Just as President Obama returned to Washington from Latin America, Speaker John Boehner (R-Ohio) released a letter posing a series of questions about the nation's involvement in Libya. While the missive drips of politics, it asks some real questions that need answering.
You can read the letter in full here. But I've picked out the questions Boehner asks that track with what I’ve been asking myself.
[I]s it an acceptable outcome for Qadhafi to remain in power after the military effort concludes in Libya?
You have said that the support of the international community was critical to your decision to strike Libya. But, like many Americans, it appears many of our coalition partners are themselves unclear on the policy goals of this mission. If the coalition dissolves or partners continue to disengage, will the American military take on an increased role? Will we disengage?
Since the stated U.S. policy goal is removing Qadhafi from power, do you have an engagement strategy for the opposition forces? If the strife in Libya becomes a protracted conflict, what are your Administration’s objectives for engaging with opposition forces, and what standards must a new regime meet to be recognized by our government?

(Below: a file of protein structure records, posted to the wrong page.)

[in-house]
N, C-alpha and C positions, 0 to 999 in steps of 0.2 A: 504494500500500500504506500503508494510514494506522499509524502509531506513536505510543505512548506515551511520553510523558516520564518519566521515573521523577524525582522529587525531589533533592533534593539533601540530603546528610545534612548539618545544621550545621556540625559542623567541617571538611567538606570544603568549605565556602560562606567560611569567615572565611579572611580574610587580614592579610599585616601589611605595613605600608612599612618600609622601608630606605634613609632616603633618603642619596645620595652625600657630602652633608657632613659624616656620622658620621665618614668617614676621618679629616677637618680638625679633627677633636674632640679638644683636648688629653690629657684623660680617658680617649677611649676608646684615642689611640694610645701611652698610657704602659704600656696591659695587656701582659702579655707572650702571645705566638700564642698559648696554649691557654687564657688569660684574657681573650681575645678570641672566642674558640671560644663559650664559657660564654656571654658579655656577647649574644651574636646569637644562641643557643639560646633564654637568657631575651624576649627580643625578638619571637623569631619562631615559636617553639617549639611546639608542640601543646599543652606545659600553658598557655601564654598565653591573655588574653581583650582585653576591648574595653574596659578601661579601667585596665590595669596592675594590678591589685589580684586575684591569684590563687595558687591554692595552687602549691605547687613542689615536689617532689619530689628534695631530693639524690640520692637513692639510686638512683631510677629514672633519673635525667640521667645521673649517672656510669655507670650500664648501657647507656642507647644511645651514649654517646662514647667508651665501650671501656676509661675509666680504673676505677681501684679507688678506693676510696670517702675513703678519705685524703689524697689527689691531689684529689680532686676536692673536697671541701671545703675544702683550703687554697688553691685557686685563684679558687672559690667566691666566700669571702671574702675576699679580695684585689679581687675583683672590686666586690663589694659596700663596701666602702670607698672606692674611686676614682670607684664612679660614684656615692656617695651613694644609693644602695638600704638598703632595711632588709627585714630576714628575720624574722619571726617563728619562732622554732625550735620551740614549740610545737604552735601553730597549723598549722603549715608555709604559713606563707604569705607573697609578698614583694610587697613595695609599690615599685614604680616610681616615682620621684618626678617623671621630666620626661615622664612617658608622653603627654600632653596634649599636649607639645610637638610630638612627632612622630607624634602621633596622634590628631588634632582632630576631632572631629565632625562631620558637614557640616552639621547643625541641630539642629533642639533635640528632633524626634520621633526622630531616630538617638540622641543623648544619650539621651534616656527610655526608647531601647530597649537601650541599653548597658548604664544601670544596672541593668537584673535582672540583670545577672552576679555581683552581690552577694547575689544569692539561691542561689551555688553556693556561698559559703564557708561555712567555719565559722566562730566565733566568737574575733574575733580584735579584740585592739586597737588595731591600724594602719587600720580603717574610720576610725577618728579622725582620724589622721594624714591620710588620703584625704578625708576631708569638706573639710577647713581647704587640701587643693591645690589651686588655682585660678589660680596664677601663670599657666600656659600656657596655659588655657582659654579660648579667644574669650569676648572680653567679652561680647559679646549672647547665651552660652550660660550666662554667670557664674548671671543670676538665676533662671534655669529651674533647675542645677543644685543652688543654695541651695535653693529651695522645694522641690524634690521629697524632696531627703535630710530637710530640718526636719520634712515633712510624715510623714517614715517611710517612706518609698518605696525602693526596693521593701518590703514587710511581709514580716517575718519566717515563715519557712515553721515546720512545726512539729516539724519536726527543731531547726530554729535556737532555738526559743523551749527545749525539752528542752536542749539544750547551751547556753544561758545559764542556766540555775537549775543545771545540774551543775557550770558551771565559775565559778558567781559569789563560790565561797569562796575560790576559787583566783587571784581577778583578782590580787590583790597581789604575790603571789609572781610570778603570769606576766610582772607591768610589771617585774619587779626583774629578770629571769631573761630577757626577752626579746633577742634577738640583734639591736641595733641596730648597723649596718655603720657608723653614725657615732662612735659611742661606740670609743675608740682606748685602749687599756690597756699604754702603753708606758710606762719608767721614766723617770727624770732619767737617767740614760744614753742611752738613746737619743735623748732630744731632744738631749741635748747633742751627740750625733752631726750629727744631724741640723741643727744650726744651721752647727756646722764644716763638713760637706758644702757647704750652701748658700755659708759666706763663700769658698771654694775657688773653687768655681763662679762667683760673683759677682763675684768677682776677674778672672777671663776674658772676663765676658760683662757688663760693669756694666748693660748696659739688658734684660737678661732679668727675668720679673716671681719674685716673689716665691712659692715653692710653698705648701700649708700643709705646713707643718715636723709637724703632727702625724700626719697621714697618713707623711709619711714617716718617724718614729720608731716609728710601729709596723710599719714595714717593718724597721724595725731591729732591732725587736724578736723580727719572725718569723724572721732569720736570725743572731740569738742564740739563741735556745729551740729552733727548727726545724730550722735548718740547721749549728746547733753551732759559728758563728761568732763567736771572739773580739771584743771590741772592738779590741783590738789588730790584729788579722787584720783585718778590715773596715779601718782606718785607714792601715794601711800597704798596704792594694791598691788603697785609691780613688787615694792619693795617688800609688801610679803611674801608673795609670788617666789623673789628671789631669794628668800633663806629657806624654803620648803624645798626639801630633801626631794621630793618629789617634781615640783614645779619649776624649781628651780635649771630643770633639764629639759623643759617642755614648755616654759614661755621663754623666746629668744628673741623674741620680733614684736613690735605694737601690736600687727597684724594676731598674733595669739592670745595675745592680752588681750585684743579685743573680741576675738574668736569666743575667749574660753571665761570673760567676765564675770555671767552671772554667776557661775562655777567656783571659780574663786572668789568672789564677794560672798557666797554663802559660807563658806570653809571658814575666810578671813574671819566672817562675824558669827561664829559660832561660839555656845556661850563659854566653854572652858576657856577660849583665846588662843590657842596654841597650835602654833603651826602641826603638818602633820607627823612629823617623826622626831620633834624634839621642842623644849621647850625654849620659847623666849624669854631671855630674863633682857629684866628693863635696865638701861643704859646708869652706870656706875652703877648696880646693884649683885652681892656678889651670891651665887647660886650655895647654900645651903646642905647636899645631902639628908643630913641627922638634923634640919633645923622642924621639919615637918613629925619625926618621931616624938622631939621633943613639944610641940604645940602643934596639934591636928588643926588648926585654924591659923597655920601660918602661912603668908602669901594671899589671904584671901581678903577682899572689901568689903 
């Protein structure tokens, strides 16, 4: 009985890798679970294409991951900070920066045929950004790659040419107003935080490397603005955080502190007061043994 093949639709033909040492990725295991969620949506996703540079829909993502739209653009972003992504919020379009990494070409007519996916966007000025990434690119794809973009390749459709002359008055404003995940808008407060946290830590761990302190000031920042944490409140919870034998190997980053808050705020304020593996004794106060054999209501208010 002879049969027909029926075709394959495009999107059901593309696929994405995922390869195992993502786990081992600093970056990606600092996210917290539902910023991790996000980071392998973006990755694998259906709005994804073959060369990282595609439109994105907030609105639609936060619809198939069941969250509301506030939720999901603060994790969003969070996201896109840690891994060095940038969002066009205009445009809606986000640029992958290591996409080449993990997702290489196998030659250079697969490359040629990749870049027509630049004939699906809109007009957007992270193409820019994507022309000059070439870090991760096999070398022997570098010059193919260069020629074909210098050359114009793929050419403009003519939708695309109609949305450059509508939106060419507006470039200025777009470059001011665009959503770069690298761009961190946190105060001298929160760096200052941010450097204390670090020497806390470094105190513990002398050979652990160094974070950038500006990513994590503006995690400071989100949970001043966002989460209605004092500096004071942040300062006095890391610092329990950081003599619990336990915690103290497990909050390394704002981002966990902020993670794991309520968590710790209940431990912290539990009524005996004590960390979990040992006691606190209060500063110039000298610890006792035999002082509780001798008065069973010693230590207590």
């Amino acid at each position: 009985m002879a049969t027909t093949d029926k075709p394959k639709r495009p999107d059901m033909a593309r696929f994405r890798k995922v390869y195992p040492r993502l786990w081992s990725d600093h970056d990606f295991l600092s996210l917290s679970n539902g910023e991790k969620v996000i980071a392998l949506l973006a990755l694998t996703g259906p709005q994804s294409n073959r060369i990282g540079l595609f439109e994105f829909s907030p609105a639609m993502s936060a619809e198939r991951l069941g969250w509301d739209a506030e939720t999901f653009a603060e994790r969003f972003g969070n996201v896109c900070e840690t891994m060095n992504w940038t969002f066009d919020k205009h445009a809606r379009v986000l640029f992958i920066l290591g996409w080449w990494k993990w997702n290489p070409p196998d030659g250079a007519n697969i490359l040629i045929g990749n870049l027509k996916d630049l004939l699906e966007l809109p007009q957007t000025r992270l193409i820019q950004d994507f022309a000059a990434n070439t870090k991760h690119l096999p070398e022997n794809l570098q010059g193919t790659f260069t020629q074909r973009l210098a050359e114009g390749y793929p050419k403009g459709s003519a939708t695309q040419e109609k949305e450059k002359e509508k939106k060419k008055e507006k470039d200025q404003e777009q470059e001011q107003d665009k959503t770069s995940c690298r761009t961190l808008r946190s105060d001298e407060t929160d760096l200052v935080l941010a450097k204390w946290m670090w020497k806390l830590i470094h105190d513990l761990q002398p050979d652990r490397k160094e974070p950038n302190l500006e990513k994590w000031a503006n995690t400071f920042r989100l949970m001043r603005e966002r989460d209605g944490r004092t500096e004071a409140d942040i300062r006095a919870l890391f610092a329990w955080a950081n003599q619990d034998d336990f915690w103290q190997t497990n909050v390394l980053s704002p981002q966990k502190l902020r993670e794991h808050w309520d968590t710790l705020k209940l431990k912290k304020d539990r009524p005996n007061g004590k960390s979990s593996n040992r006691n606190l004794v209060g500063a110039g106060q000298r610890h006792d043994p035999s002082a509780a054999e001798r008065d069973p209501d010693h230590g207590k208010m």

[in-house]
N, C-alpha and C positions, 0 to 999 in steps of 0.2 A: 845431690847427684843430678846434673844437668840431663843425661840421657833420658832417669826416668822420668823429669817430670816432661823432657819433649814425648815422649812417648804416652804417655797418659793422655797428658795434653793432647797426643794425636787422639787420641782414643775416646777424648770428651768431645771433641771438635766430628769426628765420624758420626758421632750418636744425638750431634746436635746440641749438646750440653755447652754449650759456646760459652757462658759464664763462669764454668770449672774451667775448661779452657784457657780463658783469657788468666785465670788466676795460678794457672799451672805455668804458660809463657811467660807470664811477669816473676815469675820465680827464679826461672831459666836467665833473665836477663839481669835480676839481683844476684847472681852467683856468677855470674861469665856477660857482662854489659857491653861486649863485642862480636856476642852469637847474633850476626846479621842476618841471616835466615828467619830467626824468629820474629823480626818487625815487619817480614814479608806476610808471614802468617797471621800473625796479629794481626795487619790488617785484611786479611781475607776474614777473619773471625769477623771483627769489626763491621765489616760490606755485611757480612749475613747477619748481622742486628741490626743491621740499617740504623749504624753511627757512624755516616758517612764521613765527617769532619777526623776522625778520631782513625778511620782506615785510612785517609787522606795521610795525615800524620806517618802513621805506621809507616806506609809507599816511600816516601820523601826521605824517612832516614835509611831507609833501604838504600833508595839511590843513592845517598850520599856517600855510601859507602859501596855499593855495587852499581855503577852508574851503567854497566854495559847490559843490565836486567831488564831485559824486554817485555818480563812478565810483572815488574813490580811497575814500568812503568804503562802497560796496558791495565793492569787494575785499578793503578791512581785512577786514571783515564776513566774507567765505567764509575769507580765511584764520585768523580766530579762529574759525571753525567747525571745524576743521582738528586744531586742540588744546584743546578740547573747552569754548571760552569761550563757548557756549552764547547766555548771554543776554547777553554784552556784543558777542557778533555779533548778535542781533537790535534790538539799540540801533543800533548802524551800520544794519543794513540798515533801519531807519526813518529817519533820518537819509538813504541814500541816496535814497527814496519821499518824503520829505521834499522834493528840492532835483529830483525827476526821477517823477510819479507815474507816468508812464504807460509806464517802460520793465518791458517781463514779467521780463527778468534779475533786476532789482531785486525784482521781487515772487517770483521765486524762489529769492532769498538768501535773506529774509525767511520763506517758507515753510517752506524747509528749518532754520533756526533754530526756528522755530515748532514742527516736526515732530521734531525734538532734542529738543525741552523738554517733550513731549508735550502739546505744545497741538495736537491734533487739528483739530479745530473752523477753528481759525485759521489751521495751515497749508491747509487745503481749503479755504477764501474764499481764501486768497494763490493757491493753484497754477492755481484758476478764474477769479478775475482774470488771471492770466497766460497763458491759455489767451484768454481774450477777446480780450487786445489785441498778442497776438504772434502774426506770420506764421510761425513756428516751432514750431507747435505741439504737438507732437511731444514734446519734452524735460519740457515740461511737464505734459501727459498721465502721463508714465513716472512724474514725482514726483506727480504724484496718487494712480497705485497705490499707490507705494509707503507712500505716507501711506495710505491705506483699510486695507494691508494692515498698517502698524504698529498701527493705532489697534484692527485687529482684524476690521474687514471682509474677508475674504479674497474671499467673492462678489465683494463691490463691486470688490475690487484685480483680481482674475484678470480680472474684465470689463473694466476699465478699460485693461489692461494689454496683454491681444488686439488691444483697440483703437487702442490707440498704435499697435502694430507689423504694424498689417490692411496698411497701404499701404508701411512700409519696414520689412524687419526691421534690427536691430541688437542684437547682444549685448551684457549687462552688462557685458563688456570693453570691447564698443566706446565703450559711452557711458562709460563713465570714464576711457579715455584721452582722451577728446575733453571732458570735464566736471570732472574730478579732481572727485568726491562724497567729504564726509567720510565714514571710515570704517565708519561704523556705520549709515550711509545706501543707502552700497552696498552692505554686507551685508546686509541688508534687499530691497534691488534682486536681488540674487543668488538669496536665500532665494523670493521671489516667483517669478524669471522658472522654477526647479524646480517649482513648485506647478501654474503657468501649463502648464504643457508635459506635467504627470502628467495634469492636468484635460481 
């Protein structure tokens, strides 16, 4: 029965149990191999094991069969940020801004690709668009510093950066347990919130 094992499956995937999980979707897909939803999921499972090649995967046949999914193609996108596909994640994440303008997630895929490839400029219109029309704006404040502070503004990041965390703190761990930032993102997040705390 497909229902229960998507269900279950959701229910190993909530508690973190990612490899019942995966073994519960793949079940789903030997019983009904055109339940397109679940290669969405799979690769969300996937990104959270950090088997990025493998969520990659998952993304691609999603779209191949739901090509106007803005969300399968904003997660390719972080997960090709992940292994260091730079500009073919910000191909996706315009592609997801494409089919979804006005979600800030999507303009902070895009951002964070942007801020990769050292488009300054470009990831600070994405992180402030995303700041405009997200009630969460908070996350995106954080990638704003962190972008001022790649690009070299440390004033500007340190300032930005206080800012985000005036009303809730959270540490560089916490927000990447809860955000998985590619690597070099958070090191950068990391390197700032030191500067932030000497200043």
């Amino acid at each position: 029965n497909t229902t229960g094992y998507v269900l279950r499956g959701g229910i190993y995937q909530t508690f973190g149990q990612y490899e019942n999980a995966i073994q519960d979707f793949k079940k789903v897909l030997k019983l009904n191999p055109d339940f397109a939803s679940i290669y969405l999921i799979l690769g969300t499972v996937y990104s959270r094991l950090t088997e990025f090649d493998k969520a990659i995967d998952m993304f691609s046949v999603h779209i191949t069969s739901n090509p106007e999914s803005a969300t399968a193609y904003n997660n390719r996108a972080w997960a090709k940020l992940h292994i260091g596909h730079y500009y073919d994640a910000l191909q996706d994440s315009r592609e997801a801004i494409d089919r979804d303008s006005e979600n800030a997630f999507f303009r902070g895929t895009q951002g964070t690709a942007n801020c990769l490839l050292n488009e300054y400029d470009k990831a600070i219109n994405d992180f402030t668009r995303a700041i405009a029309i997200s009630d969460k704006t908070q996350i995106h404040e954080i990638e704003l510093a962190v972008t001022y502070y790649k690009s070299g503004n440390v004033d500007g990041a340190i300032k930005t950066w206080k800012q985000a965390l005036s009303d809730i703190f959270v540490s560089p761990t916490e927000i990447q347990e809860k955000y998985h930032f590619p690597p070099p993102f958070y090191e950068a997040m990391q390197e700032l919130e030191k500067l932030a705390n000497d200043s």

If Qadhafi remains in power, how long will a no-fly zone will be enforced?
[W]hat is your benchmark for success in Libya?
That last question is proceeded by a statement that unfortunately is hard to argue with:
Because of the conflicting messages from the Administration and our coalition partners, there is a lack of clarity over the objectives of this mission, what our national security interests are, and how it fits into our overarching policy for the Middle East.
Boehner ends that statement saying, “The American people deserve answers to these questions.” I agree. No one was happy when it looked like the United States was going to ignore the genocidal threats of Moammar Gaddafi. Now no one is happy because of the way the United States has gone about trying to stop him.
There are no plans yet for the president to address the nation. But when he does — and I pray that it’s soon — he must explain clearly why we find ourselves in a third conflict in a third Muslim country as freedom’s fire burns in other nations across the Middle East.